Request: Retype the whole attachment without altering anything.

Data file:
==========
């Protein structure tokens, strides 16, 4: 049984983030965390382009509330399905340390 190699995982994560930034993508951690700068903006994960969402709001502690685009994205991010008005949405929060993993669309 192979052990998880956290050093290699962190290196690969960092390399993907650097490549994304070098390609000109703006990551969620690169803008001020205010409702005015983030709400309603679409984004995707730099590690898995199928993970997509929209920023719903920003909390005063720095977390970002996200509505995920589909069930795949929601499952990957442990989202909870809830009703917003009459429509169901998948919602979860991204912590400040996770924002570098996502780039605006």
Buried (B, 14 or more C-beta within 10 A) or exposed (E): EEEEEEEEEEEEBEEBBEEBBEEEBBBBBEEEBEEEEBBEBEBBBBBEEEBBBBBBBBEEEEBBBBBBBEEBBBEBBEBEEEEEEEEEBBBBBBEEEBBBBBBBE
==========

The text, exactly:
């Protein structure tokens, strides 16, 4: 049984983030965390382009509330399905340390 190699995982994560930034993508951690700068903006994960969402709001502690685009994205991010008005949405929060993993669309 192979052990998880956290050093290699962190290196690969960092390399993907650097490549994304070098390609000109703006990551969620690169803008001020205010409702005015983030709400309603679409984004995707730099590690898995199928993970997509929209920023719903920003909390005063720095977390970002996200509505995920589909069930795949929601499952990957442990989202909870809830009703917003009459429509169901998948919602979860991204912590400040996770924002570098996502780039605006």
Buried (B, 14 or more C-beta within 10 A) or exposed (E): EEEEEEEEEEEEBEEBBEEBBEEEBBBBBEEEBEEEEBBEBEBBBBBEEEBBBBBBBBEEEEBBBBBBBEEBBBEBBEBEEEEEEEEEBBBBBBEEEBBBBBBBE